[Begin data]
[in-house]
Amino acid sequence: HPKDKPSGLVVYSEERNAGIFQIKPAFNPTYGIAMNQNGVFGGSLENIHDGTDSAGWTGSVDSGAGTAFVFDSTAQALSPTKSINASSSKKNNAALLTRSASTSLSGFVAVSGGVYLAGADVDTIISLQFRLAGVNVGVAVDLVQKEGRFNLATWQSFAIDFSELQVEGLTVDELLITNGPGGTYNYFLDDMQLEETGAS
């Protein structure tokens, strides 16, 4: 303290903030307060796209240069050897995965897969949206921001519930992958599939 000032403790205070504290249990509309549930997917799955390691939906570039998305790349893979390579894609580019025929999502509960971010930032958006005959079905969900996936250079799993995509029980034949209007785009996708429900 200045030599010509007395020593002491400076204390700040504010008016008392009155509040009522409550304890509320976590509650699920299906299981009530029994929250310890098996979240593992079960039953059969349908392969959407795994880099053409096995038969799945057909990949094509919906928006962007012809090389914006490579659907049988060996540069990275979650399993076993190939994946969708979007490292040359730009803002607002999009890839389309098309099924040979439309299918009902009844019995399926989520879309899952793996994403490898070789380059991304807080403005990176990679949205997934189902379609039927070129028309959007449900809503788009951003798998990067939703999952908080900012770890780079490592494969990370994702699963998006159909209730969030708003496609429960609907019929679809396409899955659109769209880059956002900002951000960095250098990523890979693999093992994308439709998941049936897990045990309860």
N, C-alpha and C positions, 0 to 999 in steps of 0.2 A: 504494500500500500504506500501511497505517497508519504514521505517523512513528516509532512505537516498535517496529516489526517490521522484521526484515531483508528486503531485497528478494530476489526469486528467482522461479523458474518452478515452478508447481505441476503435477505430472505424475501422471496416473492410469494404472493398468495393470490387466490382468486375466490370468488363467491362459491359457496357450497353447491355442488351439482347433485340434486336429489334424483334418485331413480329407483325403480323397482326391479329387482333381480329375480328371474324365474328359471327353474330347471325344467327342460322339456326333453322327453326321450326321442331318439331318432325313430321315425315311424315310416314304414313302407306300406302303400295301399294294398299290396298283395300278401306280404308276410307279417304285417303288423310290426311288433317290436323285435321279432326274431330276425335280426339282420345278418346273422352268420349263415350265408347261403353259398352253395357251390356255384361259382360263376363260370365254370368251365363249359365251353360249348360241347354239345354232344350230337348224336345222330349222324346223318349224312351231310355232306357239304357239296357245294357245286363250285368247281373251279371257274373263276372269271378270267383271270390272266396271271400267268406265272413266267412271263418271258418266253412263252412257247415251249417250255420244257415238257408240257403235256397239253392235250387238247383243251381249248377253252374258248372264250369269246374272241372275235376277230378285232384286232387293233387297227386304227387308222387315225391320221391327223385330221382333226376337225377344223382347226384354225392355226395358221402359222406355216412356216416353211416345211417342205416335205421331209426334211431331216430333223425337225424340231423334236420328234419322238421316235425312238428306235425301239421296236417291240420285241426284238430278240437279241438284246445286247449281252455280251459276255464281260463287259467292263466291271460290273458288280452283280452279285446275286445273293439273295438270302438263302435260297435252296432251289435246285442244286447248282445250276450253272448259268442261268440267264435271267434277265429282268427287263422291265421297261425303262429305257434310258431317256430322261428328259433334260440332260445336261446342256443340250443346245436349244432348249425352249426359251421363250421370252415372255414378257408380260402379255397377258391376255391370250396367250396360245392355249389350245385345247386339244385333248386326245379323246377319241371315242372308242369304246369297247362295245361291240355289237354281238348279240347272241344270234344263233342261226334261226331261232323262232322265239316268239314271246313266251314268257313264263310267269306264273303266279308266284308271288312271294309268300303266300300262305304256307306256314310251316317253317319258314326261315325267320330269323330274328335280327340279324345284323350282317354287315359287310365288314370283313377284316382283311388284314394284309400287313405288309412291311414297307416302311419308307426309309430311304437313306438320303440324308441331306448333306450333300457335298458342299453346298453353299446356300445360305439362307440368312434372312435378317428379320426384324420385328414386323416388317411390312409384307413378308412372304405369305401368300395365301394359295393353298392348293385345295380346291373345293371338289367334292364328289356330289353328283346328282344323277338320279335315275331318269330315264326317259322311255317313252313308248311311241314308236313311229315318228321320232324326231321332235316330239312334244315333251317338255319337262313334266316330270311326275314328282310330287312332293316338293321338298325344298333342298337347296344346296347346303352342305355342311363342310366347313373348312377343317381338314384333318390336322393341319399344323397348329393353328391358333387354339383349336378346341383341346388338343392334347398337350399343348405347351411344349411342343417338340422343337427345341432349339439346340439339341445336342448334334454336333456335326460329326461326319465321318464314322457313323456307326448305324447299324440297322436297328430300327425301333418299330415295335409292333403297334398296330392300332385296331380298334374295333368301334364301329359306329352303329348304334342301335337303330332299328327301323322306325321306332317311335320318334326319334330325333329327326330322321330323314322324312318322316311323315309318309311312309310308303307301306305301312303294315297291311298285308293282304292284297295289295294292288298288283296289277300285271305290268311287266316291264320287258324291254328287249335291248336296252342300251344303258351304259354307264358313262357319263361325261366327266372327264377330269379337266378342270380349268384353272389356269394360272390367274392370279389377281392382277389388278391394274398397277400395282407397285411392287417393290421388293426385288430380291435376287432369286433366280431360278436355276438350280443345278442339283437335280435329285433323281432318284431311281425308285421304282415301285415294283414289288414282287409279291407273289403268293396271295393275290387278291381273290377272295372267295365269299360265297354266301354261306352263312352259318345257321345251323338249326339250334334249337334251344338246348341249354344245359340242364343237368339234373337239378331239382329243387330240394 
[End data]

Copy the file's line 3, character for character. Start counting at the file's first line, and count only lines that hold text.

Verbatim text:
């Protein structure tokens, strides 16, 4: 303290903030307060796209240069050897995965897969949206921001519930992958599939 000032403790205070504290249990509309549930997917799955390691939906570039998305790349893979390579894609580019025929999502509960971010930032958006005959079905969900996936250079799993995509029980034949209007785009996708429900 200045030599010509007395020593002491400076204390700040504010008016008392009155509040009522409550304890509320976590509650699920299906299981009530029994929250310890098996979240593992079960039953059969349908392969959407795994880099053409096995038969799945057909990949094509919906928006962007012809090389914006490579659907049988060996540069990275979650399993076993190939994946969708979007490292040359730009803002607002999009890839389309098309099924040979439309299918009902009844019995399926989520879309899952793996994403490898070789380059991304807080403005990176990679949205997934189902379609039927070129028309959007449900809503788009951003798998990067939703999952908080900012770890780079490592494969990370994702699963998006159909209730969030708003496609429960609907019929679809396409899955659109769209880059956002900002951000960095250098990523890979693999093992994308439709998941049936897990045990309860």